Memories of living in Over St
Lilian, the landlady's daughter, Violet's mother and Violet herself aged 7, at 49 Over Street, 1933
I lived in Over Street for a time in 1933 when I was seven years old. Recently I toured the area (and other haunts of my childhood) with my daughter, son and three young grandchildren and we all really had a good time together.
We lived with the Marten family
The houses in Over Street looked very much the same outside but I did notice that one had knocked the two ground floor rooms into one. Mum and I lived with Mr and Mrs Marten at No 49. They had three daughters: Dolly the eldest, Kitty and Lily. I think Lily was about 12. We had the small furnished room at the top of the stairs and the girls shared the top front room. I was an only child and really envied their closeness.
The photo shows me aged seven on the right, together with my mother and our landlady's daughter Lilian, sitting on the steps outside No 49 Over Street in 1933.
In the photo I am wearing patent leather shoes. They were supposed to have ankle straps but as they were second-hand, the straps were missing, so my mother had punched holes with a tin opener and had threaded laces through.
The dark basement
I remember the basement of the house as being very dark. I think there was a room under the pavement and a scullery that led to the back yard. I suppose that is called a 'patio' now! Also a coal cellar was down there. I was there once when a delivery of coal crashed down from the pavement. The unexpected noise was frightening and the dust unbelievable. Maybe my memory is wrong but it seemed to me that cellar was only guarded by a few bits of wood - nothing to contain the dust.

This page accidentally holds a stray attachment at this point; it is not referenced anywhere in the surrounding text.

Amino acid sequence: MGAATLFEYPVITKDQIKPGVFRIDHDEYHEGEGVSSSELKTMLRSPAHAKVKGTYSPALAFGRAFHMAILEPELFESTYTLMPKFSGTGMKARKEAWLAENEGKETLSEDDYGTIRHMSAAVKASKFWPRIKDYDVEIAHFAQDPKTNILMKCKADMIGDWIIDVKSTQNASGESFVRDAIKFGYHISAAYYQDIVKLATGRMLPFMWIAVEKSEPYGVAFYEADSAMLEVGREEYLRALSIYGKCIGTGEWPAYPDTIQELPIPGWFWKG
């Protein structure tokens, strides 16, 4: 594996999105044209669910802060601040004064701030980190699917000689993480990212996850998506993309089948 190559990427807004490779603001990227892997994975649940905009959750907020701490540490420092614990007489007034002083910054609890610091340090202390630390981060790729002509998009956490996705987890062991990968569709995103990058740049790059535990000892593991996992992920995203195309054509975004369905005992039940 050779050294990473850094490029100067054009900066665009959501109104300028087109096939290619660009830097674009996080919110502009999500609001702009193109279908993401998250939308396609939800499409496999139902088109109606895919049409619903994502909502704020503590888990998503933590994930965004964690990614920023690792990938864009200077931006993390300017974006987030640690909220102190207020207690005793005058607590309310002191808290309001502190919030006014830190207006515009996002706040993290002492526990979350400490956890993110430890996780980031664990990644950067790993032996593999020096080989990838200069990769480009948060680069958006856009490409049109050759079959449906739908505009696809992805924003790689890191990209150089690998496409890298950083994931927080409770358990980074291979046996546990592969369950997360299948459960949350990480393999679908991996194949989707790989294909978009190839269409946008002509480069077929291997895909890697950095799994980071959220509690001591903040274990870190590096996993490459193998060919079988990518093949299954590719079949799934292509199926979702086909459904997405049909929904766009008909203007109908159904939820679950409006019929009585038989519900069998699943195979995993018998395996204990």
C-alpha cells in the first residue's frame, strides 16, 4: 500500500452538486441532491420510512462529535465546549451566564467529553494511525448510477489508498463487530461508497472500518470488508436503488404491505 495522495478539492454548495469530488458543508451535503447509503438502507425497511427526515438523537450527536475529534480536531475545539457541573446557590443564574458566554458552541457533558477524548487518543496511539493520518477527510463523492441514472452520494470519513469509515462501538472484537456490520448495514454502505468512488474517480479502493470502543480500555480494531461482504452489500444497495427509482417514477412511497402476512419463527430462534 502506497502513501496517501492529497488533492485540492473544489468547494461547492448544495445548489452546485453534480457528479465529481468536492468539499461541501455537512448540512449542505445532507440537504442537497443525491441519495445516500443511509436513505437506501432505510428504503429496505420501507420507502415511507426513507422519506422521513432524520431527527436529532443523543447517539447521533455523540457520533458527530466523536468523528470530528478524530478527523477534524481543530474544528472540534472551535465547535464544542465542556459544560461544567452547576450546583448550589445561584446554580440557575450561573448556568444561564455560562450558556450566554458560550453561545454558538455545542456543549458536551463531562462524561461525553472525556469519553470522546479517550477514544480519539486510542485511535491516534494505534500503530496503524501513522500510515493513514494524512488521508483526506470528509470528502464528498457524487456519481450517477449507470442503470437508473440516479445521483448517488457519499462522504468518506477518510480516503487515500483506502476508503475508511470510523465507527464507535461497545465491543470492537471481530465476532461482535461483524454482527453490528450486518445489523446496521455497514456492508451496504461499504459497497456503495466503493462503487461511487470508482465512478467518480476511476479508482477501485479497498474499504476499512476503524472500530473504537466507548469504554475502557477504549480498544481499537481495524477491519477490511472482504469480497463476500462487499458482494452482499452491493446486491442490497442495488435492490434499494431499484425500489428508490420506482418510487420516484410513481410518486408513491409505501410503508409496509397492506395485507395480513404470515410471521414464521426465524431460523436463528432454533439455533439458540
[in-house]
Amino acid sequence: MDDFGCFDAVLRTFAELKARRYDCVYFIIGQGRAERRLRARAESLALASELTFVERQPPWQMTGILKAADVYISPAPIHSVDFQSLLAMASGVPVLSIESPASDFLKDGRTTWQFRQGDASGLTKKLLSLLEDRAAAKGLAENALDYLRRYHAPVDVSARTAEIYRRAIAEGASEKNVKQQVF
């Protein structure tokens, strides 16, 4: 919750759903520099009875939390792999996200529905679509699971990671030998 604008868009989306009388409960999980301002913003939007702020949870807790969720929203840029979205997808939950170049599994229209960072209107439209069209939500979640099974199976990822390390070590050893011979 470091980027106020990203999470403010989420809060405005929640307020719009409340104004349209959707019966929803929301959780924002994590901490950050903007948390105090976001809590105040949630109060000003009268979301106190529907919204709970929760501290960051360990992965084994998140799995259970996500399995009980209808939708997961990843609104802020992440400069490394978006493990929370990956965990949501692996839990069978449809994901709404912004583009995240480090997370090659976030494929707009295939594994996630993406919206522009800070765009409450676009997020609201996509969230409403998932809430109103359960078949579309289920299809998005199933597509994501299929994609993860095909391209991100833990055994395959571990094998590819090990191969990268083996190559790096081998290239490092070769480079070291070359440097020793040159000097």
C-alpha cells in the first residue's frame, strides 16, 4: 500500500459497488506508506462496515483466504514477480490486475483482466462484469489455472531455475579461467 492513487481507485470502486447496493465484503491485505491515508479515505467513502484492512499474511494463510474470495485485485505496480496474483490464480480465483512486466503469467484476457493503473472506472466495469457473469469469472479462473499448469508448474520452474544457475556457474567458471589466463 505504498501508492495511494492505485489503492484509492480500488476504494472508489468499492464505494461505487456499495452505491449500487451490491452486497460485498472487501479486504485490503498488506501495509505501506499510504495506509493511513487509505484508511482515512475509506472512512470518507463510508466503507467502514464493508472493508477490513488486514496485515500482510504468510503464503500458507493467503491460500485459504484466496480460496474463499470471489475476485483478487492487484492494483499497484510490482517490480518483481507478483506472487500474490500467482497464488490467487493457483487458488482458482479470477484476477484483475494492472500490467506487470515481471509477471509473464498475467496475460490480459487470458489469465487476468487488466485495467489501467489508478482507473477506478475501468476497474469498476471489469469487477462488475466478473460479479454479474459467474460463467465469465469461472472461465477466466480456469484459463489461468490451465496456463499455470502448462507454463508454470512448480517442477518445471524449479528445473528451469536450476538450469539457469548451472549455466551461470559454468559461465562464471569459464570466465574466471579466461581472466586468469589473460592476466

The dustmen were filthy
The dustmen of those days had the right name. They used to be filthy, mostly because of all the ash they collected. They would walk right into the house, through the passage (no-one had 'halls' in those days) with the bin on their shoulders, ripping what wallpaper was there. The passage was a meeting place on a wet day. Kids came with their comics to swap and we all sat and read.
Usually we were street kids. Lily taught me ball games like 'Queenie' and how to do handstands against the wall. I remember on a Good Friday someone came with two very thick ropes and we played 'Hot Cross Buns'. The mums on the street turned these huge heavy ropes as we ran in and out of the 'cross' made by them standing in the four different positions.
On Sundays Mum didn't work, so in summer sometimes we went to Devil's Dyke on the train for 6d return. I can only remember going to the beach once, with some older girls, and because I got into difficulties under the pier by falling into a deep hole under water, Mum banned it after that.
Going to school
I attended St Mary Magdalene school in Upper North Street but before I was taken in there something strange happened. There was a school in Frederick Place with a Miss Pink as head. I think it was called St Nicholas School for Girls and I was sent there (I think) with Lily. I don't know how long I attended and I have no memoires of the inside or the teachers. The odd thing was that there was a fee of 6d weekly and Mum normally couldn't even have considered it. Nor could the Martens. How and why did they send at least one of their girls there? I wish I'd asked my Mum in later years.
Everyone I knew was poor